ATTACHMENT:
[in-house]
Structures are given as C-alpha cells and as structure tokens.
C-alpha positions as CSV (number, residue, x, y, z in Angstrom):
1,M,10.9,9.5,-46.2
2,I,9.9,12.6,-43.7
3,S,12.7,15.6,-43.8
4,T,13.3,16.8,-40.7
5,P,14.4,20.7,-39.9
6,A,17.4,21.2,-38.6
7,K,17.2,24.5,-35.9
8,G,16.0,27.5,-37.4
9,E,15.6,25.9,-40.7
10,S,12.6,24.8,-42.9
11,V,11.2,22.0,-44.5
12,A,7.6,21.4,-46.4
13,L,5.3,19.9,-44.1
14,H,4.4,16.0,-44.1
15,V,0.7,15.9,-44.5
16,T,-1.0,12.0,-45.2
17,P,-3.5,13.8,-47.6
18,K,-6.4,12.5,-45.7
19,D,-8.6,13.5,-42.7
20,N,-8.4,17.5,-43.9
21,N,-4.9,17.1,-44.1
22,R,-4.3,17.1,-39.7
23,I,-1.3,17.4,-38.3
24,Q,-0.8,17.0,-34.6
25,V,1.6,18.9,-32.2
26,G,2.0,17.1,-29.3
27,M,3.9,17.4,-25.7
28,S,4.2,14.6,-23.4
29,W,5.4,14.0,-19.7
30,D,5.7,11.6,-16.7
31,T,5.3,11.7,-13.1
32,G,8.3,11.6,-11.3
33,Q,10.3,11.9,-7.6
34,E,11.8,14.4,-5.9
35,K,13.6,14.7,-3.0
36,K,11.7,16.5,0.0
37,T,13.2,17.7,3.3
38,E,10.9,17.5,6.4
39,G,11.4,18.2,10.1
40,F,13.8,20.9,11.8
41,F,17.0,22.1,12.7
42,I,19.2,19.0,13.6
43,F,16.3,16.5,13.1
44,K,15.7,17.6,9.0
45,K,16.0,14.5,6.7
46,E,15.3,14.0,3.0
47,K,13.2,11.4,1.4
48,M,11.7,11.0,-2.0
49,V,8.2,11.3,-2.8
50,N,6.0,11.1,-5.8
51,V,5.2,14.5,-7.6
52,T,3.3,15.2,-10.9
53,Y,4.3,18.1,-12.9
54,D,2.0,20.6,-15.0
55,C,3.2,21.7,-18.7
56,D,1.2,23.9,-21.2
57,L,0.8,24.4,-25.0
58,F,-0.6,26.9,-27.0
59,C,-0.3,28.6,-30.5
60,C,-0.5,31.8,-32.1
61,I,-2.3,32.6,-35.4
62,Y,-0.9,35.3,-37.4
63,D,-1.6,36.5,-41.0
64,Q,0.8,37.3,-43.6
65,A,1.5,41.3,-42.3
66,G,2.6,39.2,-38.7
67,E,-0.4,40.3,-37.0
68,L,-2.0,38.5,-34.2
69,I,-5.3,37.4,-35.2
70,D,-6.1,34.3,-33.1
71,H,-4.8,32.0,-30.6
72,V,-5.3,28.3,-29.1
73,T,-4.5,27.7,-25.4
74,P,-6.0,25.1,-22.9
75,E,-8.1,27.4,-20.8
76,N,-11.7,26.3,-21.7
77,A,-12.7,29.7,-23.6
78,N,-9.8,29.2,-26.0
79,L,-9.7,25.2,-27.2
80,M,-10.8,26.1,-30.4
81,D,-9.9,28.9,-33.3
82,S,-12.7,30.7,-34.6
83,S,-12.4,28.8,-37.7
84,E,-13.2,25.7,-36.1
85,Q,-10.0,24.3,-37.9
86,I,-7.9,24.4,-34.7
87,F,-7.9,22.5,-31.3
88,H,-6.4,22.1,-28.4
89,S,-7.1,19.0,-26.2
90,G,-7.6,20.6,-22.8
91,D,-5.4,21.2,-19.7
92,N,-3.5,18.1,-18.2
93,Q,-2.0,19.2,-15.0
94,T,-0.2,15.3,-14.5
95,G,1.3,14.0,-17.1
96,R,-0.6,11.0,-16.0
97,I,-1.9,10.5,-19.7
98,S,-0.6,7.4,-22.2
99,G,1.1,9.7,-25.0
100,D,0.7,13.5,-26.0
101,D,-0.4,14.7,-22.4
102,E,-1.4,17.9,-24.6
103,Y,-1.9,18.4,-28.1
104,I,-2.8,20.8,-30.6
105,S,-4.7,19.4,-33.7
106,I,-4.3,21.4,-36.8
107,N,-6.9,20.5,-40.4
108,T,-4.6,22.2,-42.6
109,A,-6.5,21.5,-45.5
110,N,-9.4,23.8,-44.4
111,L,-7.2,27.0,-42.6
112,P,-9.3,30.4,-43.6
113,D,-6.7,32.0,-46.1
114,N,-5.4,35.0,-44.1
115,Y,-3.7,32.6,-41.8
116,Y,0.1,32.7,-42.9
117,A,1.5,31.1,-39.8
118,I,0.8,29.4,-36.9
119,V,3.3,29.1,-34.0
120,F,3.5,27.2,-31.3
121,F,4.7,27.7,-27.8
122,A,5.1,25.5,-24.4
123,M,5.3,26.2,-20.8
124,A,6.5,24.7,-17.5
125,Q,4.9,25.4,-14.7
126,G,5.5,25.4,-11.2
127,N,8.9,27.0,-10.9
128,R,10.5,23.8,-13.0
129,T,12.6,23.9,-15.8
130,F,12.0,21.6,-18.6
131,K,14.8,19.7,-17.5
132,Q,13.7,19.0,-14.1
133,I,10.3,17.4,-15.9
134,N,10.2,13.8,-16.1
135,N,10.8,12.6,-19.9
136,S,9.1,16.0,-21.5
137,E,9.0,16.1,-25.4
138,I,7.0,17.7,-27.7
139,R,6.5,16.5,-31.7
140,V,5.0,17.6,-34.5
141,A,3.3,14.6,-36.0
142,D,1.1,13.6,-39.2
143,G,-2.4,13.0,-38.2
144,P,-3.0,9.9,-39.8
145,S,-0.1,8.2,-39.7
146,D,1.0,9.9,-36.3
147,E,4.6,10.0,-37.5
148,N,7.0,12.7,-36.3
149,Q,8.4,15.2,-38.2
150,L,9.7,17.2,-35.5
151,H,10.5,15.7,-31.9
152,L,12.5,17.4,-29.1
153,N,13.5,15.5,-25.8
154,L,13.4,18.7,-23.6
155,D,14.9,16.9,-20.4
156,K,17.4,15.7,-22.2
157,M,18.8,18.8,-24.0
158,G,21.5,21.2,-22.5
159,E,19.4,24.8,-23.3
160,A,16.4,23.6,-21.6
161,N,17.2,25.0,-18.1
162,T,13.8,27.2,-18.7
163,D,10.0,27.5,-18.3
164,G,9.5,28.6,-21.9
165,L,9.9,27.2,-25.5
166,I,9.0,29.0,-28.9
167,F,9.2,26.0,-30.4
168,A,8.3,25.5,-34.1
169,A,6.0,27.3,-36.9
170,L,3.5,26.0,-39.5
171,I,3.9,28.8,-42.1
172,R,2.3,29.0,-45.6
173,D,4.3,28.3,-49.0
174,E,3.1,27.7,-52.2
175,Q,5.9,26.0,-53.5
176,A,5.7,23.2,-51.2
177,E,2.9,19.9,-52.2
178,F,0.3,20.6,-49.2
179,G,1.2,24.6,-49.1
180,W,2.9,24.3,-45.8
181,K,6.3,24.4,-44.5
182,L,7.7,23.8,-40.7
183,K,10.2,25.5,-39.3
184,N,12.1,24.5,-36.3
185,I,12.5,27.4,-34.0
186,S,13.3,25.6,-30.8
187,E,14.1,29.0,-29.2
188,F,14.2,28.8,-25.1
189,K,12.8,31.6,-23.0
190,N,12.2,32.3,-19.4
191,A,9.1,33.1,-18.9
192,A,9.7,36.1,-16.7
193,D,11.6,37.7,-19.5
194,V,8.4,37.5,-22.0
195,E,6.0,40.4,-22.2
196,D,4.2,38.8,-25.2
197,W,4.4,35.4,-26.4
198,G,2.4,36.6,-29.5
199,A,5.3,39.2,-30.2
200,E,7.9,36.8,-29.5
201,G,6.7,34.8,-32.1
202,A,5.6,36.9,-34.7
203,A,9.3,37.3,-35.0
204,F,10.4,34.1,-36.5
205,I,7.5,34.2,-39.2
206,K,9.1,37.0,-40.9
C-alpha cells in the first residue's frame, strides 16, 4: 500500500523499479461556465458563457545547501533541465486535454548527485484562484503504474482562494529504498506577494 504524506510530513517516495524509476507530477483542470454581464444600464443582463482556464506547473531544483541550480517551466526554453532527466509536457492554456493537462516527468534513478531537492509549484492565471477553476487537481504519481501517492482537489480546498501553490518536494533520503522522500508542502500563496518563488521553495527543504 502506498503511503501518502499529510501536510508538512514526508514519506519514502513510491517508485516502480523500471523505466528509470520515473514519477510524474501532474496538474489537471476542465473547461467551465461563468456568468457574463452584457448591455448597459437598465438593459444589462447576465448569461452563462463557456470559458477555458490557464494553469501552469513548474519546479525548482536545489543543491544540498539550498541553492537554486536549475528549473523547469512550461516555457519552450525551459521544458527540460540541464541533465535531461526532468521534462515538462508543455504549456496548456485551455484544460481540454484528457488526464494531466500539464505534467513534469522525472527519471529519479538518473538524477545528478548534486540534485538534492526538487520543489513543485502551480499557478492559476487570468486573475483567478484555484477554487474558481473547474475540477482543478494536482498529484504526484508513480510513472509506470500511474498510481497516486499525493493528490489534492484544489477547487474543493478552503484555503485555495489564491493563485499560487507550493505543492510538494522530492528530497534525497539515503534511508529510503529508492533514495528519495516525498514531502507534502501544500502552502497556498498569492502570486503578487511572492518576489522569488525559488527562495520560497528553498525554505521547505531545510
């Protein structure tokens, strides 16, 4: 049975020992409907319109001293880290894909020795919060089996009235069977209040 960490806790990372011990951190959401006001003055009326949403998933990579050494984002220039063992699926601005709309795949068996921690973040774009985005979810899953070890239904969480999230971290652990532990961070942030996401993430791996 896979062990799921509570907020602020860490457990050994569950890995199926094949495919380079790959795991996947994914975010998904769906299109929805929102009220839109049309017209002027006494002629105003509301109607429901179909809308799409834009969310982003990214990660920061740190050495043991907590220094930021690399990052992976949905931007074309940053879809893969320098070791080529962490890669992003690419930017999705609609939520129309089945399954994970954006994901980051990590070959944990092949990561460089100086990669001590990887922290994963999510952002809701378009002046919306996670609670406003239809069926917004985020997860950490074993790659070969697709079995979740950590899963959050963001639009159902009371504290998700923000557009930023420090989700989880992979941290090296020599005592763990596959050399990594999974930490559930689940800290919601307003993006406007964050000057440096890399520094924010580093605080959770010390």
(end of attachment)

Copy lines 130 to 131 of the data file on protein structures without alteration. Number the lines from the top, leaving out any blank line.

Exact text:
127,N,8.9,27.0,-10.9
128,R,10.5,23.8,-13.0